File this under the worrying but unsurprising. With all the market turbulence these days and the billions of euros, pounds, and dollars that are wiped daily from the markets whenever they suffer a case of the jitters, the British Guardian
is reporting that the meltdown in the markets is contributing to a surge in City addictions—by which the newspaper means the "City of London," the city's financial district.
"Drug and alcohol problems are rising at an alarming rate" among traders there, the Guardian reports. "Counseling service founder says record numbers of workers in City of London are seeking treatment for drug and alcohol problems."
As the City is to London, so Wall Street is to New York and the U.S. more broadly—for better and for worse. So it's not difficult to see parallels between the spike in British diagnoses of alcohol and drug abuse among traders and those working on Wall Street, in Paris's Bourse, and so on, all of them experiencing the same dramatic dopamine highs and crashes while gaining or losing billions of dollars (or other currencies). One London-based trader for the Swiss investment bank UBS recently was arrested for trading losses reaching a staggering $2.3 billion, owing to the insane risks he was taking with other people's money. The Daily Telegraph recently ran a feature on the same phenomenon among "infamous" rogue traders in London, Paris, and Tokyo, with the cumulative losses reaching the high billions in several currencies. I think it goes without saying: it's not the best time to be losing such incredible sums of money.
So to read the following in the Guardian about the ongoing abuse of cocaine among traders is far from reassuring.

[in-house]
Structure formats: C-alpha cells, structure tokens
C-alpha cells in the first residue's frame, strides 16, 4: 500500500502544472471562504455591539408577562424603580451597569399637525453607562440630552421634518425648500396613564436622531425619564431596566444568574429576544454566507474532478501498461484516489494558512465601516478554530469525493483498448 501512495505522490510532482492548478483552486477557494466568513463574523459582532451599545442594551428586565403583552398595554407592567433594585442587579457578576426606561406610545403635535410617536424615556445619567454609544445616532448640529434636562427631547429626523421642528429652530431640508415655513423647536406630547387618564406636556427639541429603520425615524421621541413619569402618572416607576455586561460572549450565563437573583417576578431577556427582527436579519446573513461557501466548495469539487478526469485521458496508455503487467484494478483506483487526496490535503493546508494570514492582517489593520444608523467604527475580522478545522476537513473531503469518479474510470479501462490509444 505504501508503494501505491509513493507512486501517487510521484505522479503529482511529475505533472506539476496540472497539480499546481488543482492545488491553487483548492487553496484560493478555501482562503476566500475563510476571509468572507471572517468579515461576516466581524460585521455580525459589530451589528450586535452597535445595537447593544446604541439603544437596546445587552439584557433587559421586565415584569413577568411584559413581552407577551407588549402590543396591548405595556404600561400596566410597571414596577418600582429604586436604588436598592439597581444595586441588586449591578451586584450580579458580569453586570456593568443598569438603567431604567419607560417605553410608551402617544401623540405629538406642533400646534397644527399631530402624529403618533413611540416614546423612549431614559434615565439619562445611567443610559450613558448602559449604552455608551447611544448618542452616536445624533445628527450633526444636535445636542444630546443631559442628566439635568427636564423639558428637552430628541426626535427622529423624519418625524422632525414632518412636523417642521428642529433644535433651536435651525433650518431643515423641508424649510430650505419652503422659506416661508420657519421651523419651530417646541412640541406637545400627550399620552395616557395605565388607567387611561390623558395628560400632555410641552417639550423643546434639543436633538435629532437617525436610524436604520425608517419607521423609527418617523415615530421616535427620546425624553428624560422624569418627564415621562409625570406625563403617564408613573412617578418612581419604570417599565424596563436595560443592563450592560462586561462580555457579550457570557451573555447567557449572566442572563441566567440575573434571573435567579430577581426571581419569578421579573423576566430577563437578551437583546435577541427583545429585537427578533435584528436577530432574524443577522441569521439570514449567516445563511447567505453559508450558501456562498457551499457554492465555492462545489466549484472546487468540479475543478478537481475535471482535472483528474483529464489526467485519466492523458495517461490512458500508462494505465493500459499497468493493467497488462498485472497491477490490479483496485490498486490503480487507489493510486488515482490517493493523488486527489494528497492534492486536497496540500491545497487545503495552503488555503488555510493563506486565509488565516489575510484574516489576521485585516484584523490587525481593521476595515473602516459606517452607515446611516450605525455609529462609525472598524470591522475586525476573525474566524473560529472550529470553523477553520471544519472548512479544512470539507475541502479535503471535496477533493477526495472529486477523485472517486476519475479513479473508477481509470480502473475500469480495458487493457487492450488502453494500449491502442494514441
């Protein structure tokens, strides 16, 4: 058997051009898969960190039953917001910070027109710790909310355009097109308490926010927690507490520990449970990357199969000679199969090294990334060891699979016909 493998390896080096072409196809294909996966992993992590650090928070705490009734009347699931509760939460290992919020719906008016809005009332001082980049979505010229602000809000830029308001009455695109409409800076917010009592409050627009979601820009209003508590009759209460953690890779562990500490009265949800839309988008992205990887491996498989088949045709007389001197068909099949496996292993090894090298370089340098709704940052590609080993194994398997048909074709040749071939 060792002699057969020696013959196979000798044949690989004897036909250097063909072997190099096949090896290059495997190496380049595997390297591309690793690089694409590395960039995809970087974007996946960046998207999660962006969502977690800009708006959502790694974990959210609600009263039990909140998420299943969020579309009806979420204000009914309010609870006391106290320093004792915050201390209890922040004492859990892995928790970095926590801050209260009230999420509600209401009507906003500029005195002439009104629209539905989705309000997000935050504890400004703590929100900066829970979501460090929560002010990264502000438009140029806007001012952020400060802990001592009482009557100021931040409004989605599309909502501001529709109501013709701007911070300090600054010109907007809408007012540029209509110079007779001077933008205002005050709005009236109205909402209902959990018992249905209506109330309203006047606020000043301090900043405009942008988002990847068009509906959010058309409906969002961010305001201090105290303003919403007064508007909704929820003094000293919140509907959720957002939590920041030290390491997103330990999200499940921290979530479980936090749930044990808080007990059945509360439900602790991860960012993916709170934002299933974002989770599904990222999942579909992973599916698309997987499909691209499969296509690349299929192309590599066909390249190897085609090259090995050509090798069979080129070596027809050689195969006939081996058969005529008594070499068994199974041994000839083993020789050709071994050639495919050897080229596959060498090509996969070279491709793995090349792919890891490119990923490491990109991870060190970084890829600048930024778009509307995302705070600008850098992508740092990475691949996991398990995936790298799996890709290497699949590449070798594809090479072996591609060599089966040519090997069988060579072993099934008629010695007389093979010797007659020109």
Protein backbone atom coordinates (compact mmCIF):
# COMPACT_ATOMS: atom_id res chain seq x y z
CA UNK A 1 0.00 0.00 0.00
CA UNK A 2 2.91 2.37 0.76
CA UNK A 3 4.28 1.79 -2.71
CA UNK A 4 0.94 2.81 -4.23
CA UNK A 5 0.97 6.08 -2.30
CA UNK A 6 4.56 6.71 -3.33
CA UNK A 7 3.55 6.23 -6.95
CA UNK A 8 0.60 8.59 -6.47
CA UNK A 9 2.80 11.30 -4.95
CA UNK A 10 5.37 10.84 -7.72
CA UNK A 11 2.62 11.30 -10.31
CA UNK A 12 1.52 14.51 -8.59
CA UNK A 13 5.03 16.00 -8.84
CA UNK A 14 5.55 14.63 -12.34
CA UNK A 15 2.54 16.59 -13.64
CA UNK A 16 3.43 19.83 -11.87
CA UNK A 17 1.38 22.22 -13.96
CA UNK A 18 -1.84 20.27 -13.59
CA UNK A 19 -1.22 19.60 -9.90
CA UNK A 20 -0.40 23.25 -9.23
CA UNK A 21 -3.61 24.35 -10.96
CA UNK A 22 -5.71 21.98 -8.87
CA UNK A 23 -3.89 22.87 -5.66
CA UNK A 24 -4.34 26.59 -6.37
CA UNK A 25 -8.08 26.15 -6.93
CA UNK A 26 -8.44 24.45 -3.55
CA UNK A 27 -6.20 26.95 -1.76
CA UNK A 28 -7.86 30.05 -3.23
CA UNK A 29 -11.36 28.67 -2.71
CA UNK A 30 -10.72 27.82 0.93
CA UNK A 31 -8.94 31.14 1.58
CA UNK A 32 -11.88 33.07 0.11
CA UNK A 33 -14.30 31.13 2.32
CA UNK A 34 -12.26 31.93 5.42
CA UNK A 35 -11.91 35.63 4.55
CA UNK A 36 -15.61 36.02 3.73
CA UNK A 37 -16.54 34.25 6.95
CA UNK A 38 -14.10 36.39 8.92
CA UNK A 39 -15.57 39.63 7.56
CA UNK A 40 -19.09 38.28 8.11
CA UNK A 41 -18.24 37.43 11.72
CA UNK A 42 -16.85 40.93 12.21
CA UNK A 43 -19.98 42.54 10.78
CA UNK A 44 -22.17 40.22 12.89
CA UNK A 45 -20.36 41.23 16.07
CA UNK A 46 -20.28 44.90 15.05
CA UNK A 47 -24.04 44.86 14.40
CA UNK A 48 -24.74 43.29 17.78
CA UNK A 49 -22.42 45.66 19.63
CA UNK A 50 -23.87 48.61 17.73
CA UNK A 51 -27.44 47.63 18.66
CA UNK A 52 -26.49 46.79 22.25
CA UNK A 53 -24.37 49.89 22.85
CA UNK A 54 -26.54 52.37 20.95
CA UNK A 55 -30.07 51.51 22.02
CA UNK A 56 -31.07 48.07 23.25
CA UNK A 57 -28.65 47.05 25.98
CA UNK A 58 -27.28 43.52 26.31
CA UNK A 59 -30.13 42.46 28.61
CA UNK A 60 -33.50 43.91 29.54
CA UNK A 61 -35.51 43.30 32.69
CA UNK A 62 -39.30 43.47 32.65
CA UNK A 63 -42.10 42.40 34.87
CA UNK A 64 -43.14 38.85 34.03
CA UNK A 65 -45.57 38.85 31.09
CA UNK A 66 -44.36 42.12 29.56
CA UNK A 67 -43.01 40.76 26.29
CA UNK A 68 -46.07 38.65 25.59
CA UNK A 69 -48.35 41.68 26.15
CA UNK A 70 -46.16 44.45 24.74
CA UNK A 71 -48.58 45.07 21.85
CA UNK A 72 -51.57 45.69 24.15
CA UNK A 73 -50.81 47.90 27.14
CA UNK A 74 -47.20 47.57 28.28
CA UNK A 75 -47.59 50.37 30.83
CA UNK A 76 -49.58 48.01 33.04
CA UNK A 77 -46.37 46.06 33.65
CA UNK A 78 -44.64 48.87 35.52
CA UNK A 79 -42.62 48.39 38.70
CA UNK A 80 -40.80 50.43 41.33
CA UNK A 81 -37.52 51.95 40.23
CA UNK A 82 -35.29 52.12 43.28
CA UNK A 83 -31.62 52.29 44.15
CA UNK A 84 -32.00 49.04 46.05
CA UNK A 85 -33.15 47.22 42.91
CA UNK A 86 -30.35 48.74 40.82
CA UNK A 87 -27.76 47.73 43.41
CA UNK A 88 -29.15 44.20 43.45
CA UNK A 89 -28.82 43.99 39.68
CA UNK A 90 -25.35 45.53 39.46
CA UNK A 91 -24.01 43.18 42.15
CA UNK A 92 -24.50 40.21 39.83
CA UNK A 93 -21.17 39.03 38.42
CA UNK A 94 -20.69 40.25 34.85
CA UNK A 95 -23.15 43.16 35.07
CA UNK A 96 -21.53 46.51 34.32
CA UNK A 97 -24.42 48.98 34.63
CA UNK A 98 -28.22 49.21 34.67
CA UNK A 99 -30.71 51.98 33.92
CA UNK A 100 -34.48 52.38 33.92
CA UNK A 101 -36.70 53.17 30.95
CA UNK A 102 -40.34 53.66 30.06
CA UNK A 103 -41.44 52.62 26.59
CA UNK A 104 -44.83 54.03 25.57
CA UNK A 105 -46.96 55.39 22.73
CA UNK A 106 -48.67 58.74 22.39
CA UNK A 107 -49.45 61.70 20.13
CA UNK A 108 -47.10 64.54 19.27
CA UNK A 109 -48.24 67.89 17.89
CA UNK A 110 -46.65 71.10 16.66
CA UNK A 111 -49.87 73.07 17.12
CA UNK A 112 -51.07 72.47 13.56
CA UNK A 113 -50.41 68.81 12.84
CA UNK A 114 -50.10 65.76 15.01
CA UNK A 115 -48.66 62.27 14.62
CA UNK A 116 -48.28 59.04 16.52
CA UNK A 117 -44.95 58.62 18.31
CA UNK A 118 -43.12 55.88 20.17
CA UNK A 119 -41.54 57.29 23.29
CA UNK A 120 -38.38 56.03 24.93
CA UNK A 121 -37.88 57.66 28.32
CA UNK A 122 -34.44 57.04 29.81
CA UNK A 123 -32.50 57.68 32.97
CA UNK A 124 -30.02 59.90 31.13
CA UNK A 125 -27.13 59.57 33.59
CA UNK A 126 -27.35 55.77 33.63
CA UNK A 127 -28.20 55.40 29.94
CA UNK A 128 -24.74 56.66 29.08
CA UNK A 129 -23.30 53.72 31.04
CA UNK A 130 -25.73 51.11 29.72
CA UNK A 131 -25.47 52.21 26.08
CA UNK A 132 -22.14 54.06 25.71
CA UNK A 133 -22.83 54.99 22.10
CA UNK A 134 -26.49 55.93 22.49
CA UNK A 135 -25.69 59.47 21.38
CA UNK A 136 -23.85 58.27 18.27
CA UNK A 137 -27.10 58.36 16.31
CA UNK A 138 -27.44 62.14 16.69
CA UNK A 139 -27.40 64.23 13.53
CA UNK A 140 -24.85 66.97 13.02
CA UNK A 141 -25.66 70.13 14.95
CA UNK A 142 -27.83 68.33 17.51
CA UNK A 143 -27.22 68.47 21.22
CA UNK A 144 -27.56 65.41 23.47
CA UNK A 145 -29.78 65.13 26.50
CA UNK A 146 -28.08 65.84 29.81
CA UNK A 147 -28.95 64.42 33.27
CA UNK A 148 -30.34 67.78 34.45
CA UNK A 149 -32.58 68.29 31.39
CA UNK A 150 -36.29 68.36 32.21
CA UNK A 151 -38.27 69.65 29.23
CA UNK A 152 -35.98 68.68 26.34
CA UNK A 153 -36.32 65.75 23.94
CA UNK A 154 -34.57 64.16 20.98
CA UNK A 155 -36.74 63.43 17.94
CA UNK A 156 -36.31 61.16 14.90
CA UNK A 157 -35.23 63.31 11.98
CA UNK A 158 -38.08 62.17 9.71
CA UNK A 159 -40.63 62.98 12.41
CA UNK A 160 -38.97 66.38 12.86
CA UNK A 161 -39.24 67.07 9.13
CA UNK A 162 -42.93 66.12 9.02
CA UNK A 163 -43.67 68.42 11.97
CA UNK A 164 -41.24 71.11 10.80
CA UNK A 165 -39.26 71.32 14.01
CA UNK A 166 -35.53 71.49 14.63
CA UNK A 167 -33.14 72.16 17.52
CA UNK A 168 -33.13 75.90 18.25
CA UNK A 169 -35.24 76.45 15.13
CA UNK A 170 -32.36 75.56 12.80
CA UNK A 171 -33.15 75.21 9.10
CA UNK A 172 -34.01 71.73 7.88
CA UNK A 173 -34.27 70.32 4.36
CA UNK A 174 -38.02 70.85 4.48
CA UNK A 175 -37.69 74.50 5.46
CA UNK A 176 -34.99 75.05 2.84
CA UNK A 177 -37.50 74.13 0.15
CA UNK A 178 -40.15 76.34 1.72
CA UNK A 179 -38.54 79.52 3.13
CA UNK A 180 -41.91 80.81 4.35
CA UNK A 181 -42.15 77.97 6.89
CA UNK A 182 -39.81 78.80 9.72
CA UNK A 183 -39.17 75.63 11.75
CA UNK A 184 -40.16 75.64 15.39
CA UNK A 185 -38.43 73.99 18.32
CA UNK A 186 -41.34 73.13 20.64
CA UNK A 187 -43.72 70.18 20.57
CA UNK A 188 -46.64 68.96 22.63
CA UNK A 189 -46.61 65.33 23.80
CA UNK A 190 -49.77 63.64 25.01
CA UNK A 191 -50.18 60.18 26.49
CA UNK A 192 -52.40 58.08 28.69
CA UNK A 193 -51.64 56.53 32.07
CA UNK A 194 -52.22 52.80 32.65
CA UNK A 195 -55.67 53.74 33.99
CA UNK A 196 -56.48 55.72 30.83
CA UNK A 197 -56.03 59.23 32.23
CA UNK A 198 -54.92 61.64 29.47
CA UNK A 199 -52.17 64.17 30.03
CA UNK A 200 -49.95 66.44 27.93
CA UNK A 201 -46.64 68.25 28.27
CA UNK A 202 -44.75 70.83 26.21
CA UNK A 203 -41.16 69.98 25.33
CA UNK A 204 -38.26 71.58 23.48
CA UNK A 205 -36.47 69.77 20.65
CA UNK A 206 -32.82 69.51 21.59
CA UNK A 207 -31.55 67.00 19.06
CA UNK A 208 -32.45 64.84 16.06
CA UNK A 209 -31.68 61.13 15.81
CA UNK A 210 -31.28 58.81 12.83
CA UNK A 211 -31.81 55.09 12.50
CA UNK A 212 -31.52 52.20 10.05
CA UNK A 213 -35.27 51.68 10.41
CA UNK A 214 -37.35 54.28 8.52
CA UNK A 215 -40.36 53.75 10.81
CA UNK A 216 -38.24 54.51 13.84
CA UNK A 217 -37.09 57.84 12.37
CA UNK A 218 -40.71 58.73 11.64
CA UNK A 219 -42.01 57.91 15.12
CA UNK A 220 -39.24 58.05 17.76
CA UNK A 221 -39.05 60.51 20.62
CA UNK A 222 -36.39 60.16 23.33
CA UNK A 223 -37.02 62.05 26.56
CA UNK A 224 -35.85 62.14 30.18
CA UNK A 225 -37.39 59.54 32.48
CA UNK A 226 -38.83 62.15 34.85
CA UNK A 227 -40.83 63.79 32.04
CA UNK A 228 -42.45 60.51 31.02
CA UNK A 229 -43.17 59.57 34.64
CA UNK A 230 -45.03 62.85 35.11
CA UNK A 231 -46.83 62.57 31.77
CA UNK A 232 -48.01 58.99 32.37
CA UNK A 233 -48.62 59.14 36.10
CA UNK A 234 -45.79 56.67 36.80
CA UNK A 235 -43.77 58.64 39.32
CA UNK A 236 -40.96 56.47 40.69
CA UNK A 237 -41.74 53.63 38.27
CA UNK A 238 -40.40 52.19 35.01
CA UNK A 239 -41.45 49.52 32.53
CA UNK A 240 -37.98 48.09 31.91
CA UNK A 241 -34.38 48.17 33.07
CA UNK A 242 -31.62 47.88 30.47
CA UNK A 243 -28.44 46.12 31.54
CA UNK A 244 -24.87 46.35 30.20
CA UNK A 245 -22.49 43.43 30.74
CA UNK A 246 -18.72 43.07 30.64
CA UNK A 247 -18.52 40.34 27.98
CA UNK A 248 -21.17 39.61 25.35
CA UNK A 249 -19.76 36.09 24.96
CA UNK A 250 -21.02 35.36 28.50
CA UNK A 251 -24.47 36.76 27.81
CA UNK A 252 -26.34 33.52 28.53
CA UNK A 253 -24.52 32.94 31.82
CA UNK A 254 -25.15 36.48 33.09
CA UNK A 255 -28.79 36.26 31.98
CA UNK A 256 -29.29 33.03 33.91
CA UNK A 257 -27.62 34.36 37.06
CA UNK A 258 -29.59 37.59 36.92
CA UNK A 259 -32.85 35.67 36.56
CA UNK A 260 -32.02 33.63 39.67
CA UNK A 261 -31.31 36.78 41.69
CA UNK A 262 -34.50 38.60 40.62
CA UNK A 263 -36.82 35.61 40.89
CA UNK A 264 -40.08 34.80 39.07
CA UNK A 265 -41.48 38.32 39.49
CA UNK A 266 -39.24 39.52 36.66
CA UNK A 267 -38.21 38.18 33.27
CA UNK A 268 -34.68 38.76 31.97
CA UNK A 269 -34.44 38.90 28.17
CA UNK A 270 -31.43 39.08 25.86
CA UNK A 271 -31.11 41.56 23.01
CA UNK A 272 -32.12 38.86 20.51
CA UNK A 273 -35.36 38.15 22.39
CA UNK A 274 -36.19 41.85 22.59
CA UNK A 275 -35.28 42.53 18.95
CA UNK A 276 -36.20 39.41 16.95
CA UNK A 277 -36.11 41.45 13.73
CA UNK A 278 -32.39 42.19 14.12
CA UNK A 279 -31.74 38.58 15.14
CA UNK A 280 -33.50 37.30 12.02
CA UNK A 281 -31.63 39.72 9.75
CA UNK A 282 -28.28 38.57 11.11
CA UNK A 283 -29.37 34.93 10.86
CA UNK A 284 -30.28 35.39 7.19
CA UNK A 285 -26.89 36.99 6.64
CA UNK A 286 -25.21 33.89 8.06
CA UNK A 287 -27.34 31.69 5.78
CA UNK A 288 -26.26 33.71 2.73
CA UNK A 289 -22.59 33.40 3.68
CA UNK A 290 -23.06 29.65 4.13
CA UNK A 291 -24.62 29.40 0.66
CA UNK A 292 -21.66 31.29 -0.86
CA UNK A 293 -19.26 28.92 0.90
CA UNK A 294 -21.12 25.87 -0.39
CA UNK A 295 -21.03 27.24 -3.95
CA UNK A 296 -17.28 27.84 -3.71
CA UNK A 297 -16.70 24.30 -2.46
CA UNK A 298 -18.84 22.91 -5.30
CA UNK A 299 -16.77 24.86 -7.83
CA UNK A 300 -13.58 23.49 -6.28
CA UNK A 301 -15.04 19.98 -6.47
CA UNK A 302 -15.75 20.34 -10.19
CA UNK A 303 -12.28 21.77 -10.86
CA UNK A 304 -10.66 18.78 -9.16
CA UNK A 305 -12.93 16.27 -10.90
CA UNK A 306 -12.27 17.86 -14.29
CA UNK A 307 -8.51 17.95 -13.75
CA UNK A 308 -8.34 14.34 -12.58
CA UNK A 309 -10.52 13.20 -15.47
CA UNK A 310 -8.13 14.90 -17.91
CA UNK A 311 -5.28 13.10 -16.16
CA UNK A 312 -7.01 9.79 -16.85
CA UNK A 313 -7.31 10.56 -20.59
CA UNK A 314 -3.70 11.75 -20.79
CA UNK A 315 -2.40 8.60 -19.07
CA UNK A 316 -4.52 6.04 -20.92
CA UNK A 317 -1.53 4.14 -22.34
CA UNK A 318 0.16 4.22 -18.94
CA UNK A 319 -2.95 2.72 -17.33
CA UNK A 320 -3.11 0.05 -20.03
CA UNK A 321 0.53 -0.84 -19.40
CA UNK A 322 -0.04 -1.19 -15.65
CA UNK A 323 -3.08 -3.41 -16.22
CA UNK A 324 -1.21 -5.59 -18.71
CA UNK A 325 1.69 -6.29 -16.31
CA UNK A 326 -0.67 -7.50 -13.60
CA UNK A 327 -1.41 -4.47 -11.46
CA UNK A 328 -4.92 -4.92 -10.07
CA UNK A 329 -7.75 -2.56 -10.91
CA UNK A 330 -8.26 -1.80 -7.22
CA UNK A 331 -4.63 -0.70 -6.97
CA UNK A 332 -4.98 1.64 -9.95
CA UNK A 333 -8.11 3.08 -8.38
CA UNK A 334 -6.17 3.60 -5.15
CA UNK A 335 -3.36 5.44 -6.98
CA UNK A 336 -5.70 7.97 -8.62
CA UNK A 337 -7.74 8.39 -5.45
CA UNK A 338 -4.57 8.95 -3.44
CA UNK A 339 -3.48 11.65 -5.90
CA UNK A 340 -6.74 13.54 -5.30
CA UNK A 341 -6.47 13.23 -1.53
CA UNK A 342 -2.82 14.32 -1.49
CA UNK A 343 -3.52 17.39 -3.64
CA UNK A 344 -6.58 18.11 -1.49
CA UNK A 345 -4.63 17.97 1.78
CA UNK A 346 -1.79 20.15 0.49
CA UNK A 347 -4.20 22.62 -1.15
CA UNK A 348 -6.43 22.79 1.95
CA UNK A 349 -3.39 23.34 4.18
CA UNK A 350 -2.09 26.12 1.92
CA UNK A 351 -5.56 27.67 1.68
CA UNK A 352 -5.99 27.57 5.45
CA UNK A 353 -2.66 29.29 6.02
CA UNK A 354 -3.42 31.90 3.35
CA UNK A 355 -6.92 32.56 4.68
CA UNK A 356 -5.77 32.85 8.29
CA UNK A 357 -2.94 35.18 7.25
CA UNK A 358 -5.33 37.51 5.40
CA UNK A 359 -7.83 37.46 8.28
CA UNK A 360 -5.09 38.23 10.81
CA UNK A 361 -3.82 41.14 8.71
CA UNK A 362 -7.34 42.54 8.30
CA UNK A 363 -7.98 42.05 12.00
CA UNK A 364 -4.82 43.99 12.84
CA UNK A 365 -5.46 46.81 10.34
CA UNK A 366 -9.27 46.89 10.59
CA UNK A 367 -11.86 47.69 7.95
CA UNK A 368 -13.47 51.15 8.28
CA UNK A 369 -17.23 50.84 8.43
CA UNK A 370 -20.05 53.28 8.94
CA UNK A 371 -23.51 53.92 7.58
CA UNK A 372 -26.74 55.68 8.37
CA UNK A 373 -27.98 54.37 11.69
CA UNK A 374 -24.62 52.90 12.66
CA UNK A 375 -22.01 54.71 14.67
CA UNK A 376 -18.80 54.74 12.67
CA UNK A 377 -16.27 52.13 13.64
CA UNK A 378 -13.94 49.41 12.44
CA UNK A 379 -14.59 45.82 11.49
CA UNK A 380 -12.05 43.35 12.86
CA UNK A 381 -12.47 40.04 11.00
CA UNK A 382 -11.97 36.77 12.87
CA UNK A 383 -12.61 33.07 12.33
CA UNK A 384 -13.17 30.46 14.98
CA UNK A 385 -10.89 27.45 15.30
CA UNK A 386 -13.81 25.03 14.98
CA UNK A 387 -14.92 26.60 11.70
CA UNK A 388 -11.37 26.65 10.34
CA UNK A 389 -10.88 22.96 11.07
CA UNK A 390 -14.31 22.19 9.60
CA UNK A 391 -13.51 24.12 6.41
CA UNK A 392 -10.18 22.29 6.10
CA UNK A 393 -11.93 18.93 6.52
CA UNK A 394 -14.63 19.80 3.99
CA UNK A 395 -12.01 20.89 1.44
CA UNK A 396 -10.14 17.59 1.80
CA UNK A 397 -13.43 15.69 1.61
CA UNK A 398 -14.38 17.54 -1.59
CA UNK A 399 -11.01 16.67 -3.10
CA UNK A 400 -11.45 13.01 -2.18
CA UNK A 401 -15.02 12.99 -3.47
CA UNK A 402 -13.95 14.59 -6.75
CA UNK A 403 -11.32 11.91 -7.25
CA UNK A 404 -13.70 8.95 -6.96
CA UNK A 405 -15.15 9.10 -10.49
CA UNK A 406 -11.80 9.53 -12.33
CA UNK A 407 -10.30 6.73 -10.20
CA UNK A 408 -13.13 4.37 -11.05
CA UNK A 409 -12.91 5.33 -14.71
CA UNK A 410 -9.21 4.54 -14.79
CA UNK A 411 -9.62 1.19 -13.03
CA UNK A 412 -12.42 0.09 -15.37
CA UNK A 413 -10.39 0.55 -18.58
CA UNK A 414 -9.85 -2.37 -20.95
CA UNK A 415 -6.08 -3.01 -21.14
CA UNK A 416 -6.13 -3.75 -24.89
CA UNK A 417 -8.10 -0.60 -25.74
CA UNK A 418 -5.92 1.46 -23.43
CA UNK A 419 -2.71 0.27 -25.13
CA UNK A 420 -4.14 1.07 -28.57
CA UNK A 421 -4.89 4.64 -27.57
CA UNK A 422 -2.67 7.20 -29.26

One trader speaks quite candidly to the reporter of "shoving my six figure bonuses up my nose."
Such drug use "is absolutely rife in the City," another trader adds. "The cocaine dealers have not gone out of business because I've stopped. I could take you five minutes from here to 15 or 20 bars where you would be guaranteed to be able to buy cocaine."
According to the founder of a specialist treatment center in the City (Richard Kingdon), "the climate of markets going into meltdown and banks implementing mass job cuts has prompted record numbers of City workers to seek treatment for addiction. He says his service, City Beacon, has worked with nearly 100 clients over the past two years."
A good sign—that they're in treatment? Or a bad one—that the numbers are so large, likely even larger?
As Kingdon, the treatment director, says: "I'm seeing increasing numbers of people who've been taking a variety of substances to deal with the stress of their lives."
Especially these days, what are the prospects for stress reduction? With the euro crisis at full tilt, such stress is understandable, doubtless inevitable. The question is, What's the scale of the problem in drug and alcohol abuse among traders, and what's the contributing effect of that abuse on market turbulence, especially at this volatile time?
Prefer not to have to think about such things? You are not alone.